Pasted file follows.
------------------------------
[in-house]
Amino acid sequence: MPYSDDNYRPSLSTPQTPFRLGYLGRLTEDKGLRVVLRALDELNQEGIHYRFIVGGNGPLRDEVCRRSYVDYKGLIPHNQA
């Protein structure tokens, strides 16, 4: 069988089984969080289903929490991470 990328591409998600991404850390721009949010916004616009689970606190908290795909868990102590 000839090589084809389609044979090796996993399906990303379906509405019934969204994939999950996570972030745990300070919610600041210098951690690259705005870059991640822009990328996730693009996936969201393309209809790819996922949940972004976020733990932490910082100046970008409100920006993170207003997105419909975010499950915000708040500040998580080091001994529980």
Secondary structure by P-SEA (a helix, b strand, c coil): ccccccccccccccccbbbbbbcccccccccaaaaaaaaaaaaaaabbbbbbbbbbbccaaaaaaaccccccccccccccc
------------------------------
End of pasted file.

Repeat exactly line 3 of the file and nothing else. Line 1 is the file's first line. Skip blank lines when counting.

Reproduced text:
């Protein structure tokens, strides 16, 4: 069988089984969080289903929490991470 990328591409998600991404850390721009949010916004616009689970606190908290795909868990102590 000839090589084809389609044979090796996993399906990303379906509405019934969204994939999950996570972030745990300070919610600041210098951690690259705005870059991640822009990328996730693009996936969201393309209809790819996922949940972004976020733990932490910082100046970008409100920006993170207003997105419909975010499950915000708040500040998580080091001994529980």